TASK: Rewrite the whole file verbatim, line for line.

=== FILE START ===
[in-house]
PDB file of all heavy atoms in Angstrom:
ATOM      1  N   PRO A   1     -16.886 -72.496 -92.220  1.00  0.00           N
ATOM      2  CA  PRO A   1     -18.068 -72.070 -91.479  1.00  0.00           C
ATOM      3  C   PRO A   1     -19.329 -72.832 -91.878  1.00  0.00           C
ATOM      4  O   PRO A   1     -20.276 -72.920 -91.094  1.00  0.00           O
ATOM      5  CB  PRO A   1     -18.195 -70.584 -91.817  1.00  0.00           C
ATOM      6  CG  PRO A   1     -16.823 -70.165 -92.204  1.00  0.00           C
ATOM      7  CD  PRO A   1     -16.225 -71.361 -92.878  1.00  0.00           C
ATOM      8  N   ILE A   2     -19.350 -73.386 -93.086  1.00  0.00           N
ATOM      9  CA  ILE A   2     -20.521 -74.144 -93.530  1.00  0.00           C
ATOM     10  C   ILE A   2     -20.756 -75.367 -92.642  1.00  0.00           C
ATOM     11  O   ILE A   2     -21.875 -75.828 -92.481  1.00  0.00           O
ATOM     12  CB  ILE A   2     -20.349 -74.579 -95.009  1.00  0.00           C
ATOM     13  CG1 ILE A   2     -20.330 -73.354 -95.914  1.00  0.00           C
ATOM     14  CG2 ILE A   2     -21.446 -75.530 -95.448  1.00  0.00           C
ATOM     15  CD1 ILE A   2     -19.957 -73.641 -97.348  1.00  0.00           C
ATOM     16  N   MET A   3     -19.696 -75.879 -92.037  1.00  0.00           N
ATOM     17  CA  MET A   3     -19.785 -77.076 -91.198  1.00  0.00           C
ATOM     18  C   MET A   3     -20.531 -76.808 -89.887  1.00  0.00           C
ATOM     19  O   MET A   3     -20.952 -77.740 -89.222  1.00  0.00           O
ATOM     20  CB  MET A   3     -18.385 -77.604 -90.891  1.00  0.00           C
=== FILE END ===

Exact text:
[in-house]
PDB file of all heavy atoms in Angstrom:
ATOM      1  N   PRO A   1     -16.886 -72.496 -92.220  1.00  0.00           N
ATOM      2  CA  PRO A   1     -18.068 -72.070 -91.479  1.00  0.00           C
ATOM      3  C   PRO A   1     -19.329 -72.832 -91.878  1.00  0.00           C
ATOM      4  O   PRO A   1     -20.276 -72.920 -91.094  1.00  0.00           O
ATOM      5  CB  PRO A   1     -18.195 -70.584 -91.817  1.00  0.00           C
ATOM      6  CG  PRO A   1     -16.823 -70.165 -92.204  1.00  0.00           C
ATOM      7  CD  PRO A   1     -16.225 -71.361 -92.878  1.00  0.00           C
ATOM      8  N   ILE A   2     -19.350 -73.386 -93.086  1.00  0.00           N
ATOM      9  CA  ILE A   2     -20.521 -74.144 -93.530  1.00  0.00           C
ATOM     10  C   ILE A   2     -20.756 -75.367 -92.642  1.00  0.00           C
ATOM     11  O   ILE A   2     -21.875 -75.828 -92.481  1.00  0.00           O
ATOM     12  CB  ILE A   2     -20.349 -74.579 -95.009  1.00  0.00           C
ATOM     13  CG1 ILE A   2     -20.330 -73.354 -95.914  1.00  0.00           C
ATOM     14  CG2 ILE A   2     -21.446 -75.530 -95.448  1.00  0.00           C
ATOM     15  CD1 ILE A   2     -19.957 -73.641 -97.348  1.00  0.00           C
ATOM     16  N   MET A   3     -19.696 -75.879 -92.037  1.00  0.00           N
ATOM     17  CA  MET A   3     -19.785 -77.076 -91.198  1.00  0.00           C
ATOM     18  C   MET A   3     -20.531 -76.808 -89.887  1.00  0.00           C
ATOM     19  O   MET A   3     -20.952 -77.740 -89.222  1.00  0.00           O
ATOM     20  CB  MET A   3     -18.385 -77.604 -90.891  1.00  0.00           C